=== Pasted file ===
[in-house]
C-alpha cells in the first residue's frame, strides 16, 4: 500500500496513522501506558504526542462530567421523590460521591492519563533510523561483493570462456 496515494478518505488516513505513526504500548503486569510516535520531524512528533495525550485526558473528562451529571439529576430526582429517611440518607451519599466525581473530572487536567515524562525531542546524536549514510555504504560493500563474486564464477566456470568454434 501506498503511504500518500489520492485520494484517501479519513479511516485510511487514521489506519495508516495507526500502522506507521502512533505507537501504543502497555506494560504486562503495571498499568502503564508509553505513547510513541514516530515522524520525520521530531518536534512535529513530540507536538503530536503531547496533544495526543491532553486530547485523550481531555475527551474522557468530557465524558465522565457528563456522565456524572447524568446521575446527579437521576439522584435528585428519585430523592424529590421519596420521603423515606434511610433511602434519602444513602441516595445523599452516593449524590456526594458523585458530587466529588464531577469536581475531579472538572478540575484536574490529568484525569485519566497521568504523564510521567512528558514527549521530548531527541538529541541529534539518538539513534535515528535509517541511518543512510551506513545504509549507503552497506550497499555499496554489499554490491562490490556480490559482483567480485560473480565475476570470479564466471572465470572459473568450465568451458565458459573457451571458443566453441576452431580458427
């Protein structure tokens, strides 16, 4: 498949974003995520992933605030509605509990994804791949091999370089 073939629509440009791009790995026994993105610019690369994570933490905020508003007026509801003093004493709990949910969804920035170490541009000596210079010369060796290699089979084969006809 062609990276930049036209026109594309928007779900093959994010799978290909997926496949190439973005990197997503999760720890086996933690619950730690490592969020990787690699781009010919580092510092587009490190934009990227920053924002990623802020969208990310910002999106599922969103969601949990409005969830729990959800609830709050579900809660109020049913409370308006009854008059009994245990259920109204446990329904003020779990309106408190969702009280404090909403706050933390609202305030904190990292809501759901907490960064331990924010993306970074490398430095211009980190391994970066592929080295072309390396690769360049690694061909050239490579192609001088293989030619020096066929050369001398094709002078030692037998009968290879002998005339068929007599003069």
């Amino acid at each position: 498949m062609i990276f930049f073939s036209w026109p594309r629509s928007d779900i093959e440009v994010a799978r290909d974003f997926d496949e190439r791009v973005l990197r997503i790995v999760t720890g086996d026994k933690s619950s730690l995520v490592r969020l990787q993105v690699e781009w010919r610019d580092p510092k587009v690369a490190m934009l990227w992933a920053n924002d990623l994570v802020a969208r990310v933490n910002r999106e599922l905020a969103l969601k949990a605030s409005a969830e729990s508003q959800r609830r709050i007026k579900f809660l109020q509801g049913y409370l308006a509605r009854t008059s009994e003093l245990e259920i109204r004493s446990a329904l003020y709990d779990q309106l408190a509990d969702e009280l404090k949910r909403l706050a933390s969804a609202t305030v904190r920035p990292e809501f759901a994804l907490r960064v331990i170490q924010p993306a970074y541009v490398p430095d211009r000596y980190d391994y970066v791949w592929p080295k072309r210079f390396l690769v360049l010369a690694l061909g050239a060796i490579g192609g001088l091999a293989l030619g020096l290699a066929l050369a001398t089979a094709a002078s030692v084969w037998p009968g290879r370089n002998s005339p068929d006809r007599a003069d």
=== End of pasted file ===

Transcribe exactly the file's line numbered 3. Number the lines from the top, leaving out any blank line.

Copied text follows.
């Protein structure tokens, strides 16, 4: 498949974003995520992933605030509605509990994804791949091999370089 073939629509440009791009790995026994993105610019690369994570933490905020508003007026509801003093004493709990949910969804920035170490541009000596210079010369060796290699089979084969006809 062609990276930049036209026109594309928007779900093959994010799978290909997926496949190439973005990197997503999760720890086996933690619950730690490592969020990787690699781009010919580092510092587009490190934009990227920053924002990623802020969208990310910002999106599922969103969601949990409005969830729990959800609830709050579900809660109020049913409370308006009854008059009994245990259920109204446990329904003020779990309106408190969702009280404090909403706050933390609202305030904190990292809501759901907490960064331990924010993306970074490398430095211009980190391994970066592929080295072309390396690769360049690694061909050239490579192609001088293989030619020096066929050369001398094709002078030692037998009968290879002998005339068929007599003069």